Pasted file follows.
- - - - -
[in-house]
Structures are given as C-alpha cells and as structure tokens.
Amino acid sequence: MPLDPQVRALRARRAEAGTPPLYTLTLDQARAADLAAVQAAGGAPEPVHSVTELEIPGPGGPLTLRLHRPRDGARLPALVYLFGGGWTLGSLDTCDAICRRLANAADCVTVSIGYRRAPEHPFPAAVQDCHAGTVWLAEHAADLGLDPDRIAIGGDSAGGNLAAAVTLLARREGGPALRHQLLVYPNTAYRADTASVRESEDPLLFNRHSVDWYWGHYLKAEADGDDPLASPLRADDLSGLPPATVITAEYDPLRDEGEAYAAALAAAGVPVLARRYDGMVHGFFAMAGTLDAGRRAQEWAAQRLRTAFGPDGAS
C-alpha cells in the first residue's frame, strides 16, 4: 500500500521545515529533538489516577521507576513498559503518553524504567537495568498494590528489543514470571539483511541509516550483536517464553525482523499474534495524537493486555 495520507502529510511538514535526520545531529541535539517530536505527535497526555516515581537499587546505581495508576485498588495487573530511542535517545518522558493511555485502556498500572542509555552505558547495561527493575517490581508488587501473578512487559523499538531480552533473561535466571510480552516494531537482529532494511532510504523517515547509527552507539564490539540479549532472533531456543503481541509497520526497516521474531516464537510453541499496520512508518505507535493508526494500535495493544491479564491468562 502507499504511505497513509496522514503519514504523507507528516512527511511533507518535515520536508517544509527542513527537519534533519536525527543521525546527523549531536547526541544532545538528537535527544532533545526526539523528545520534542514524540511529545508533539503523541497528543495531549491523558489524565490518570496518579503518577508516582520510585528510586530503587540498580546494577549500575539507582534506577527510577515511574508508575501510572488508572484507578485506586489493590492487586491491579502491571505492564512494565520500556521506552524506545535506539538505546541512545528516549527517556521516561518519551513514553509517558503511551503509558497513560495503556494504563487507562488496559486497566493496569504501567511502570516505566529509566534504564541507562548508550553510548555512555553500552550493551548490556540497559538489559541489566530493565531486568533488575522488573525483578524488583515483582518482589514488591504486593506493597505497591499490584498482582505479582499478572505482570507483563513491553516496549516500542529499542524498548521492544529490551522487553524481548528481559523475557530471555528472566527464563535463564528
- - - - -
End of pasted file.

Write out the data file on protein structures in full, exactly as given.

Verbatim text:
[in-house]
Structures are given as C-alpha cells and as structure tokens.
Amino acid sequence: MPLDPQVRALRARRAEAGTPPLYTLTLDQARAADLAAVQAAGGAPEPVHSVTELEIPGPGGPLTLRLHRPRDGARLPALVYLFGGGWTLGSLDTCDAICRRLANAADCVTVSIGYRRAPEHPFPAAVQDCHAGTVWLAEHAADLGLDPDRIAIGGDSAGGNLAAAVTLLARREGGPALRHQLLVYPNTAYRADTASVRESEDPLLFNRHSVDWYWGHYLKAEADGDDPLASPLRADDLSGLPPATVITAEYDPLRDEGEAYAAALAAAGVPVLARRYDGMVHGFFAMAGTLDAGRRAQEWAAQRLRTAFGPDGAS
C-alpha cells in the first residue's frame, strides 16, 4: 500500500521545515529533538489516577521507576513498559503518553524504567537495568498494590528489543514470571539483511541509516550483536517464553525482523499474534495524537493486555 495520507502529510511538514535526520545531529541535539517530536505527535497526555516515581537499587546505581495508576485498588495487573530511542535517545518522558493511555485502556498500572542509555552505558547495561527493575517490581508488587501473578512487559523499538531480552533473561535466571510480552516494531537482529532494511532510504523517515547509527552507539564490539540479549532472533531456543503481541509497520526497516521474531516464537510453541499496520512508518505507535493508526494500535495493544491479564491468562 502507499504511505497513509496522514503519514504523507507528516512527511511533507518535515520536508517544509527542513527537519534533519536525527543521525546527523549531536547526541544532545538528537535527544532533545526526539523528545520534542514524540511529545508533539503523541497528543495531549491523558489524565490518570496518579503518577508516582520510585528510586530503587540498580546494577549500575539507582534506577527510577515511574508508575501510572488508572484507578485506586489493590492487586491491579502491571505492564512494565520500556521506552524506545535506539538505546541512545528516549527517556521516561518519551513514553509517558503511551503509558497513560495503556494504563487507562488496559486497566493496569504501567511502570516505566529509566534504564541507562548508550553510548555512555553500552550493551548490556540497559538489559541489566530493565531486568533488575522488573525483578524488583515483582518482589514488591504486593506493597505497591499490584498482582505479582499478572505482570507483563513491553516496549516500542529499542524498548521492544529490551522487553524481548528481559523475557530471555528472566527464563535463564528